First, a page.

Django Django @ Club Dada, 10/27/15

Django Django moved venues and adapted to keep it incredibly intimate. The result was a show with some interesting instruments that Dallas won't soon forget.

Last night, Django Django fans lined up outside Club Dada in wait of seeing not one but two lovable bands, who drove three days from LA to play there. Although the show was originally scheduled for Grenada Theater, a much bigger venue, there wasn’t an overwhelmingly large crowd, which made the show even more intimate than it would’ve been merely because of the small room with no barriers to the stage. Both Wild Belle, the opener, and Django Django put on simple but memorable shows.

IMG_2037Wild Belle came on at 8:00 sharp, and their funky, psychedelic sounds immediately drew in the crowd. Natalie Bergman (vocals) powered through old songs and new, playing several tracks from the record they’ll be releasing in January and closing with the obvious crowd favorite, “Keep You.” The only way describe her voice is as the voice of an angel who’s been smoking for 10 years or so – that’s meant in an entirely complimentary way. She hit every single note beautifully, but in sort of a rough, warbly, it’s-not-a-big-deal-if-I-don’t-hit-this-note voice.

The audience waited for well over half an hour before Django Django came on, but it was 100% worth it. The band seemed a little socially awkward, but it didn’t get in the way of the music and it was frankly adorable. They kept it very simple in that they got onstage, said hello, told us the song they were going to play, and then they played it. There was no crazy lighting, no special effects, and, most important of all, no overdone, mainly-fabricated “funny” stories that are bound to make an entrance in nightmares after the show. They didn’t need all that. They played their music, and they had fun, and that’s all. It was a bit difficult for either band to get the crowd hyped, but it wasn’t because the people in it were bored – they were relaxed. Some people at the show complained that they couldn’t understand what Vincent Neff (vocals and guitar) was saying, but others responded very well when he talked to the crowd. Maybe we Americans should just have cool people from the UK talk to us more often.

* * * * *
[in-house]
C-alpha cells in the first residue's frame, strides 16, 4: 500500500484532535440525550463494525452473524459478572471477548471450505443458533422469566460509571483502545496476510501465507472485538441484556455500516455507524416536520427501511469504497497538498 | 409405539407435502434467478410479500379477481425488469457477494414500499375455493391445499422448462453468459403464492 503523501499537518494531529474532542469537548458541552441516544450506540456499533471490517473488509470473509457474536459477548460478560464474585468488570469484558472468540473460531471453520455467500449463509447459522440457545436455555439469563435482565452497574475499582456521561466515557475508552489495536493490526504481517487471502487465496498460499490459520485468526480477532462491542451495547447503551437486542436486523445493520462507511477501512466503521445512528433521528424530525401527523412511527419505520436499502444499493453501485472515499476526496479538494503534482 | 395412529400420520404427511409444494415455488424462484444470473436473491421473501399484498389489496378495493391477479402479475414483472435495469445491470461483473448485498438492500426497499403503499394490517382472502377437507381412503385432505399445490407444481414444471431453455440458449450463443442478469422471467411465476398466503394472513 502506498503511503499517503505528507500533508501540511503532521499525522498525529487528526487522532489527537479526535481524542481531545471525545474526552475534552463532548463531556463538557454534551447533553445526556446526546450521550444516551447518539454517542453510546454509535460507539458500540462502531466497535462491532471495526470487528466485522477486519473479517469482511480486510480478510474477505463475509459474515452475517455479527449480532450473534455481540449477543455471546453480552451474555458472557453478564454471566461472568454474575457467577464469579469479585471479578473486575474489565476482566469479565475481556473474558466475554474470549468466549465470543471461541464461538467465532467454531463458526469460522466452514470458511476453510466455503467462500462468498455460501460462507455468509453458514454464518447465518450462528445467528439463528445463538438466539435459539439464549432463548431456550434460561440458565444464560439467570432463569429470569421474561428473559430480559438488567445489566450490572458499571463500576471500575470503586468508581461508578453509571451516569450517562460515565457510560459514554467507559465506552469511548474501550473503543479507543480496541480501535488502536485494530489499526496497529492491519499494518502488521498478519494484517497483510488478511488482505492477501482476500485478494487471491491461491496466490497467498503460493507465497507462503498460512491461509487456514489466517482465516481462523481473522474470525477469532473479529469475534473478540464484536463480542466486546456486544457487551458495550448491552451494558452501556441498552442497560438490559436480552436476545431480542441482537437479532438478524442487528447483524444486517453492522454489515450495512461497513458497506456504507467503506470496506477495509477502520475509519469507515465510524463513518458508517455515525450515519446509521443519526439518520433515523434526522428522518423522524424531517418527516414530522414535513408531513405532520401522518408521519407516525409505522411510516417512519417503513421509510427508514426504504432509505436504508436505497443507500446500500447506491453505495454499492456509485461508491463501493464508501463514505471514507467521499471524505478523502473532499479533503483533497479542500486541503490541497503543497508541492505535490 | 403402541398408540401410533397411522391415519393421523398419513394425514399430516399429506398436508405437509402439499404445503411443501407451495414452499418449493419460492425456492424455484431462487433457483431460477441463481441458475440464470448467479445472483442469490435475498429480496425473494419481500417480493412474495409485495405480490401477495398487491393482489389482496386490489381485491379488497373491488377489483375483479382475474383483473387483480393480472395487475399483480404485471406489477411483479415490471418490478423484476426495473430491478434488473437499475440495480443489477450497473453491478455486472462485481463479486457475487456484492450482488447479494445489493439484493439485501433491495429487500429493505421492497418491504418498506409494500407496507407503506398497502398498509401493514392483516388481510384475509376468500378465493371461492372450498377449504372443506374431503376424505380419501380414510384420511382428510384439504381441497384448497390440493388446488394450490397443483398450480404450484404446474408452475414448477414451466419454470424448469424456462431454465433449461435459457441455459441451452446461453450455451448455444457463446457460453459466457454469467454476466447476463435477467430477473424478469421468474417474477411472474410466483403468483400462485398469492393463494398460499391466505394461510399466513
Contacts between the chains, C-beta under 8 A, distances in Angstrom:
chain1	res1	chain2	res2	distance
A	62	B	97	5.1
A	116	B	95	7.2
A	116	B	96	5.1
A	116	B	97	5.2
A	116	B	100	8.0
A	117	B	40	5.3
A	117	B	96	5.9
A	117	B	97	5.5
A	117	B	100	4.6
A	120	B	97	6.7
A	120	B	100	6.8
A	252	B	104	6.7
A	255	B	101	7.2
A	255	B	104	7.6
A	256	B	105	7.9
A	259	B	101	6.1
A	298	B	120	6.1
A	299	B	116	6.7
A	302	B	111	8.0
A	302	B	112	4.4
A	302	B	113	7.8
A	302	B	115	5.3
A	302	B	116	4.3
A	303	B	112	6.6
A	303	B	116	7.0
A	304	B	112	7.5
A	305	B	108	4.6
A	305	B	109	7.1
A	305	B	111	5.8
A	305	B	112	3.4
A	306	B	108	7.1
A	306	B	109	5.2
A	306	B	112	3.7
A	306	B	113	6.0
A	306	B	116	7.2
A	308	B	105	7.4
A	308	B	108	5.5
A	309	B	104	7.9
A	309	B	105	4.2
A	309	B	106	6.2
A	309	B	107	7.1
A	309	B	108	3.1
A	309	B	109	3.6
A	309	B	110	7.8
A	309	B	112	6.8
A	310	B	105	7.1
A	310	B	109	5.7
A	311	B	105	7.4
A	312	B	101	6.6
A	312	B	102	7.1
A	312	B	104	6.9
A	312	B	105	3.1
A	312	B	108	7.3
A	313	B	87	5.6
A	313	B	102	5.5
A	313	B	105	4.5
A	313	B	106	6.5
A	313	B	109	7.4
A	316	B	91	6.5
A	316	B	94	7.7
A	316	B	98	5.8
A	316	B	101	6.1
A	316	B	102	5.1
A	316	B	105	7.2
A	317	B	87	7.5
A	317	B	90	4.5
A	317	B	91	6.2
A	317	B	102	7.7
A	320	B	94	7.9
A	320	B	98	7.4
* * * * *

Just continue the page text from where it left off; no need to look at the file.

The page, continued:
The part of the show that truly amazed the most was the percussion used by Django Django. They use a lot of unique sounds, and there were all the expected “fun” instruments; tambourines and maracas of all shapes and sizes, and even the occasional wood block doesn’t seem out of the ordinary at all. HoweveIMG_2079r, they had instruments most people haven’t seen since elementary school music class, instruments I’d never seen at all, and instruments I didn’t even know could be instruments. There was a contraption made from a high hat with maracas, then a tambourine, then a pile of shakers on top of one another. and these seemingly chaotic combinations of sounds were absolutely gorgeous. Tommy Grace (synthesizer) used an old paint can to play the intro to “WOR,” which they “closed” with before coming back for a satisfying encore. Altogether, neither Wild Belle nor Django Django had any super memorable stage antics, because they were completely unnecessary, they didn’t make a big deal out of themselves. They played their music, and put on a great show, and that’s all the crowd needed.